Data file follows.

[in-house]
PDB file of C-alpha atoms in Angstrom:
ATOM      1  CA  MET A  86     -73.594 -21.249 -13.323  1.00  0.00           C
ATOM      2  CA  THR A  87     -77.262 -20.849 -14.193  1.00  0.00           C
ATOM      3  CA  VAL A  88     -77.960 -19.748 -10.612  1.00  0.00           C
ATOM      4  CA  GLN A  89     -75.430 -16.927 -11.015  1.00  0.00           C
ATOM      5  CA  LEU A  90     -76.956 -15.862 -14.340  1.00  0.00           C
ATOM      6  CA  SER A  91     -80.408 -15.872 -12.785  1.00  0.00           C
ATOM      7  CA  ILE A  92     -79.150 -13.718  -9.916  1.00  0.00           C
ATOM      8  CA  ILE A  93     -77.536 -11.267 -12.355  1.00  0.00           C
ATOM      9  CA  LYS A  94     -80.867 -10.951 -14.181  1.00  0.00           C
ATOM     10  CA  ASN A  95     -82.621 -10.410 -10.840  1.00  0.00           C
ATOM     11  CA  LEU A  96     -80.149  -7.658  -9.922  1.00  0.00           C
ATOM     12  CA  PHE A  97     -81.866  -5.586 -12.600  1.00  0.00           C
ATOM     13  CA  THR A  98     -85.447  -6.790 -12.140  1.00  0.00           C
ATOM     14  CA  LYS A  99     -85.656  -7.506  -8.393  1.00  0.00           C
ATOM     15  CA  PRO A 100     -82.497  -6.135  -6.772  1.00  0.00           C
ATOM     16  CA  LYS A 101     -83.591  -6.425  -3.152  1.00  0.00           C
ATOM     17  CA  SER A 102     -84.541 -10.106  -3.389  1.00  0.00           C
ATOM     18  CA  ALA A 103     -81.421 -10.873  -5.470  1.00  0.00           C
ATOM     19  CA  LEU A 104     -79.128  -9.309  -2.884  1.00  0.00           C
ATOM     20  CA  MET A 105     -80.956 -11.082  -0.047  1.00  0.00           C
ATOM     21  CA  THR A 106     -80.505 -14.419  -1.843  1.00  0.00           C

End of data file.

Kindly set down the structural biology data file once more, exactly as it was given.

[in-house]
PDB file of C-alpha atoms in Angstrom:
ATOM      1  CA  MET A  86     -73.594 -21.249 -13.323  1.00  0.00           C
ATOM      2  CA  THR A  87     -77.262 -20.849 -14.193  1.00  0.00           C
ATOM      3  CA  VAL A  88     -77.960 -19.748 -10.612  1.00  0.00           C
ATOM      4  CA  GLN A  89     -75.430 -16.927 -11.015  1.00  0.00           C
ATOM      5  CA  LEU A  90     -76.956 -15.862 -14.340  1.00  0.00           C
ATOM      6  CA  SER A  91     -80.408 -15.872 -12.785  1.00  0.00           C
ATOM      7  CA  ILE A  92     -79.150 -13.718  -9.916  1.00  0.00           C
ATOM      8  CA  ILE A  93     -77.536 -11.267 -12.355  1.00  0.00           C
ATOM      9  CA  LYS A  94     -80.867 -10.951 -14.181  1.00  0.00           C
ATOM     10  CA  ASN A  95     -82.621 -10.410 -10.840  1.00  0.00           C
ATOM     11  CA  LEU A  96     -80.149  -7.658  -9.922  1.00  0.00           C
ATOM     12  CA  PHE A  97     -81.866  -5.586 -12.600  1.00  0.00           C
ATOM     13  CA  THR A  98     -85.447  -6.790 -12.140  1.00  0.00           C
ATOM     14  CA  LYS A  99     -85.656  -7.506  -8.393  1.00  0.00           C
ATOM     15  CA  PRO A 100     -82.497  -6.135  -6.772  1.00  0.00           C
ATOM     16  CA  LYS A 101     -83.591  -6.425  -3.152  1.00  0.00           C
ATOM     17  CA  SER A 102     -84.541 -10.106  -3.389  1.00  0.00           C
ATOM     18  CA  ALA A 103     -81.421 -10.873  -5.470  1.00  0.00           C
ATOM     19  CA  LEU A 104     -79.128  -9.309  -2.884  1.00  0.00           C
ATOM     20  CA  MET A 105     -80.956 -11.082  -0.047  1.00  0.00           C
ATOM     21  CA  THR A 106     -80.505 -14.419  -1.843  1.00  0.00           C